By Kevin Loewke, Ph.D, Head of Data Science
After your eggs have been retrieved and fertilized, the resulting embryos will grow in culture in the lab for 3-7 days. Once they’ve reached a critical stage of growth, an embryologist will use a grading system to determine which embryo to transfer and/or freeze. To understand how this process works and why they choose certain embryos over others, it helps to start with understanding.
Immediately after fertilization, the embryo changes rapidly!
In the late 1990s, Dr. David Gardner developed and published a grading system to help embryologists determine the quality of an embryo. Based on this system, embryos are given an alphanumeric score that describes the morphological appearance (the form and structure) of an embryo. While Gardner’s system is still the most widely used, there are still several different grading systems. Your lab may have its own ‘custom’ grading system that is more or less complex than the Gardner grading system.
The Gardner grading system involves 3 quality scores:
Based on this system, a high quality embryo would have a grade of 4AA or 5AA, but an embryo still can be of good quality at a lower score. For example, there’s not much data to support which degree of expansion is best, so it’s hard to say if a 4AA embryo is better than 5AA. It’s also not clear whether the ICM or TE is more important in determining the quality of the embryo.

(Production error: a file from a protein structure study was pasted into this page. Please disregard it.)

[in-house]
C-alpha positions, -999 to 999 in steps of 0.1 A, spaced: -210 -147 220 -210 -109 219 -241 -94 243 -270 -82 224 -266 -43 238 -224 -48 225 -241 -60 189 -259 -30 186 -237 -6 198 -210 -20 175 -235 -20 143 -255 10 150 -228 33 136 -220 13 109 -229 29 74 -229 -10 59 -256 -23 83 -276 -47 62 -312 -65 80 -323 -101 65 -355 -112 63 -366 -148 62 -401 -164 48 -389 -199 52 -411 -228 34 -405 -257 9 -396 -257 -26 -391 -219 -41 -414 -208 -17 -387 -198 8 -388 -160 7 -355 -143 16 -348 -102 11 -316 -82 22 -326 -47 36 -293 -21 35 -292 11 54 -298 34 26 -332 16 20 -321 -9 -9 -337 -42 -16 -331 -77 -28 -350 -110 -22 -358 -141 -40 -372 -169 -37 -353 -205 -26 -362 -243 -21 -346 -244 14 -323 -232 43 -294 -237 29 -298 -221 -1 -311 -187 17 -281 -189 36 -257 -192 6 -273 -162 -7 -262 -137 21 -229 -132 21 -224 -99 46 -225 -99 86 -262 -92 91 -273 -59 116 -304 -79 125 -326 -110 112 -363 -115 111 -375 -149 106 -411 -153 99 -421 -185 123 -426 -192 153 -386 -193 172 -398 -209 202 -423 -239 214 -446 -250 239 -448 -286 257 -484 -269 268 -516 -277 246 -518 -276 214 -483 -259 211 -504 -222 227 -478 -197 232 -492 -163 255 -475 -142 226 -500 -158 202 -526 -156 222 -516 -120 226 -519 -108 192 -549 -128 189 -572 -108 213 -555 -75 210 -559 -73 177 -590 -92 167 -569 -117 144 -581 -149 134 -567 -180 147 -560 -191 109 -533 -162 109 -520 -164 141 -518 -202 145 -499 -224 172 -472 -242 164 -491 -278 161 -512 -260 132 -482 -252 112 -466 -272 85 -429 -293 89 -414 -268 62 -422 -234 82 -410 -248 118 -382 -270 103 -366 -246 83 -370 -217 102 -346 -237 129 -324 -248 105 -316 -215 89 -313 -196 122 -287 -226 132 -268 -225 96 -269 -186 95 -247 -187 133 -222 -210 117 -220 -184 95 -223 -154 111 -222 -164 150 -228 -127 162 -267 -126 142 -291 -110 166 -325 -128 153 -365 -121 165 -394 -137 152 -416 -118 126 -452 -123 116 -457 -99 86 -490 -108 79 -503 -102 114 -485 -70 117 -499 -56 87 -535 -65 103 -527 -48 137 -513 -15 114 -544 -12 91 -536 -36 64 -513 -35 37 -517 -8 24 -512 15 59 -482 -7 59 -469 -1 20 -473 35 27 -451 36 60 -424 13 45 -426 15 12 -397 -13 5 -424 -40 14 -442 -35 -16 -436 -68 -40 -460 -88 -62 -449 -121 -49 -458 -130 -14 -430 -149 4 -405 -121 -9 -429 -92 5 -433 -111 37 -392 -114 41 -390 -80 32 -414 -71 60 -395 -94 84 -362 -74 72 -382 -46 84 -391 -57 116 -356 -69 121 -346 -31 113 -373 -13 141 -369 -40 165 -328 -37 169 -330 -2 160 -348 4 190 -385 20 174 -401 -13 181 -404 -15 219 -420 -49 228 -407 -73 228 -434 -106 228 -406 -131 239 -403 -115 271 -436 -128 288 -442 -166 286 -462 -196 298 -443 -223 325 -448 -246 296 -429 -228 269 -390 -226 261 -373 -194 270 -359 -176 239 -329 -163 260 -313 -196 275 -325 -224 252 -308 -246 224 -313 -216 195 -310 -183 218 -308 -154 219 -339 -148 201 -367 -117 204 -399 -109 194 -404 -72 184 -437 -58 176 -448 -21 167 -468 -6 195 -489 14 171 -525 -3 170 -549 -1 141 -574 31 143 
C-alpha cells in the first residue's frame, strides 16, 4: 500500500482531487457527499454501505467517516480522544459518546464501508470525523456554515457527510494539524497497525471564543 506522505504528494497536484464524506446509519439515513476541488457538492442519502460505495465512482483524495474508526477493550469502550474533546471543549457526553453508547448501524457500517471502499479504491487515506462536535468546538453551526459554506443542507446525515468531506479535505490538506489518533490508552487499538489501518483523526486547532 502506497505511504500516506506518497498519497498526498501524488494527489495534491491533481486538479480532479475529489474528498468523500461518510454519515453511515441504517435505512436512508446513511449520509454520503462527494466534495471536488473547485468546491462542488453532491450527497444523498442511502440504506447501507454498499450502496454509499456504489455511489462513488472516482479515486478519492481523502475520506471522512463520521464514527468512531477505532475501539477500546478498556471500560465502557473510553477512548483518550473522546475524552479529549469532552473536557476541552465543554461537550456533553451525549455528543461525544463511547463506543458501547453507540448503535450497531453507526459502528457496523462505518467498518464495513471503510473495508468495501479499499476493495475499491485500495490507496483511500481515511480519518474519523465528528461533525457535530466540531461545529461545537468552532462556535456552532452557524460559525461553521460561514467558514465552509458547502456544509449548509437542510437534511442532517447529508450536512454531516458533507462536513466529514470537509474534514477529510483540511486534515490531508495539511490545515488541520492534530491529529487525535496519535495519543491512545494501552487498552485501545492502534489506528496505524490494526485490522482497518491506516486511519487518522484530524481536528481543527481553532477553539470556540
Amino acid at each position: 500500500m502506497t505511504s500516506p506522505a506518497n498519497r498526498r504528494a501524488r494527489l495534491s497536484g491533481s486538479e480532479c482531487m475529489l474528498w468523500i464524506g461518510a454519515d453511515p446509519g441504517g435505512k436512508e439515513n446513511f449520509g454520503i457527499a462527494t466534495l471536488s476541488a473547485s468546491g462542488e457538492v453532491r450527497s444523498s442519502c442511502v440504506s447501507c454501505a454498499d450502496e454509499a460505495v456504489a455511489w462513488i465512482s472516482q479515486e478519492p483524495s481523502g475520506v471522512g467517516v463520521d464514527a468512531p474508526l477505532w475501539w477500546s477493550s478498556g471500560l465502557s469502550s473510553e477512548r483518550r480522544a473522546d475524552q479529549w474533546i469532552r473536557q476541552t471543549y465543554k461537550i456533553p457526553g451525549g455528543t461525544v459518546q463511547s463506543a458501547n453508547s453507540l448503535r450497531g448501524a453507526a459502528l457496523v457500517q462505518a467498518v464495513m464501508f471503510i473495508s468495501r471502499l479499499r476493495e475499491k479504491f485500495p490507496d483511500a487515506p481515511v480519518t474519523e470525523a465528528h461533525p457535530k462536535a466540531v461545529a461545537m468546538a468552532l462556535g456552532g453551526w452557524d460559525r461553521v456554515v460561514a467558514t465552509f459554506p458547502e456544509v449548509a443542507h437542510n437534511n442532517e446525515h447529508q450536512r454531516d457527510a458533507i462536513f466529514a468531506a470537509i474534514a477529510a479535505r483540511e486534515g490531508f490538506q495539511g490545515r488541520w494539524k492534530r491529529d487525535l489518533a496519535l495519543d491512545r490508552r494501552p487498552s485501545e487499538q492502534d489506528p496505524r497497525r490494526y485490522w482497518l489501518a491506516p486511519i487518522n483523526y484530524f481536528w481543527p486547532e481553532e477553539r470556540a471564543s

The other important component of embryo grading is the day an embryo reaches the blastocyst stage. If the embryo reaches blastocyst stage on day 5, rather than day 6 or 7, that’s an indication that it’s developing well. An embryo that takes 6 or 7 days to reach blastocyst stage may indicate an issue with cell division timing. However, day 6 and 7 blastocysts are still viable and capable of implanting.
Embryo grading helps embryologists and physicians understand the quality of a patient’s embryos, and decide which ones to prioritize for transfer. While a good quality embryo has a better chance of a successful outcome than a poor quality embryo, the grade alone does not guarantee a certain outcome.
It’s important to remember that manual morphology grading is also subjective. Depending on the lab and embryologist, scoring can vary. Today, many labs will perform PGT-A in addition to embryo grading to determine which embryos are euploid (chromosomally normal) and which are aneuploid (chromosomally abnormal). The standard of care for those clinics is to prioritize the transfer of euploid embryos with the best morphological grade.
Ultimately, embryo grading is a useful tool for your doctors to use to give your IVF cycle the best possible chance of success at the point of transfer.
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